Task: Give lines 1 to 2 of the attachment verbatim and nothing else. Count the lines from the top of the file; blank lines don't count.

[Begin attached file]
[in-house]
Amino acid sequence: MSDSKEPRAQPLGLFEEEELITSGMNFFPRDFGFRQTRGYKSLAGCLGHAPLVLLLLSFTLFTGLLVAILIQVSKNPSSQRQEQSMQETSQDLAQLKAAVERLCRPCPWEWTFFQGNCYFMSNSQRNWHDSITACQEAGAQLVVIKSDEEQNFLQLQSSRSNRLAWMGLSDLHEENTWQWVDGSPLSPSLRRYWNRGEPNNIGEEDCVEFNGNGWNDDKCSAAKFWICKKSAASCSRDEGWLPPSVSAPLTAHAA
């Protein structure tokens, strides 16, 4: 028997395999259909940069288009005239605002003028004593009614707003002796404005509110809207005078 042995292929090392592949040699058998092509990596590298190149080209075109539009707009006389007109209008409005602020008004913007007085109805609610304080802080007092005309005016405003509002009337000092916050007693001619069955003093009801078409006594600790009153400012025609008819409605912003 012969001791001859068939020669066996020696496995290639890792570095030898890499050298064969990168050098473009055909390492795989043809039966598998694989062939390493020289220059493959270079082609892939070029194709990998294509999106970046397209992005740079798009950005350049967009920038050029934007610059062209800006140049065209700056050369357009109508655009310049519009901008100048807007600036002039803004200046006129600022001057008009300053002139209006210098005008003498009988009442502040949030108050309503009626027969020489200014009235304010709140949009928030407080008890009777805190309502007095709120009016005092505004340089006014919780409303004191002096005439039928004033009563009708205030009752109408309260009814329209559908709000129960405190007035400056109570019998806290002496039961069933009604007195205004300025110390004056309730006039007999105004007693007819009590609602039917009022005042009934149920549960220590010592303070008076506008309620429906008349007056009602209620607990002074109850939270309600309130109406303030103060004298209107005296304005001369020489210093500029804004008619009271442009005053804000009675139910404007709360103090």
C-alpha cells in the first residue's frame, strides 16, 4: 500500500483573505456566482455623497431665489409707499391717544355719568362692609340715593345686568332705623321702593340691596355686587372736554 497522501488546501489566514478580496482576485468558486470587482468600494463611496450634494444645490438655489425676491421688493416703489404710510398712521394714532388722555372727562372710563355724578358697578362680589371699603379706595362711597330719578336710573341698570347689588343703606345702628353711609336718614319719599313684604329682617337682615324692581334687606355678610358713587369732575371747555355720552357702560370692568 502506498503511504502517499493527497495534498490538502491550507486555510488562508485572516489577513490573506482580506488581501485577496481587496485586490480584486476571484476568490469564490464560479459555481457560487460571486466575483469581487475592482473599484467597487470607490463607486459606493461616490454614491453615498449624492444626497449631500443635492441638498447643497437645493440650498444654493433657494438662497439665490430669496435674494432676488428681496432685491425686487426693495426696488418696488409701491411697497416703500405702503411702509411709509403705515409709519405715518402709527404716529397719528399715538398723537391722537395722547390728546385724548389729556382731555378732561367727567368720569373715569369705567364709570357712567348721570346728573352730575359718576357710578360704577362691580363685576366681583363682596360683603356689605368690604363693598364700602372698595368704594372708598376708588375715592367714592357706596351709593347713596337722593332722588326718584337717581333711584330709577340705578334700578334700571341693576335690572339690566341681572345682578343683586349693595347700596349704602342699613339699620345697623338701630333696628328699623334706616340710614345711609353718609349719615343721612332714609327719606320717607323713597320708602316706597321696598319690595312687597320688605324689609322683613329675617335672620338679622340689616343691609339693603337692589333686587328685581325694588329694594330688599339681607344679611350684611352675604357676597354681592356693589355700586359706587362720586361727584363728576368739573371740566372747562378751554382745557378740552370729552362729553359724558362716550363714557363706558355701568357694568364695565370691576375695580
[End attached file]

[in-house]
Amino acid sequence: MSDSKEPRAQPLGLFEEEELITSGMNFFPRDFGFRQTRGYKSLAGCLGHAPLVLLLLSFTLFTGLLVAILIQVSKNPSSQRQEQSMQETSQDLAQLKAAVERLCRPCPWEWTFFQGNCYFMSNSQRNWHDSITACQEAGAQLVVIKSDEEQNFLQLQSSRSNRLAWMGLSDLHEENTWQWVDGSPLSPSLRRYWNRGEPNNIGEEDCVEFNGNGWNDDKCSAAKFWICKKSAASCSRDEGWLPPSVSAPLTAHAA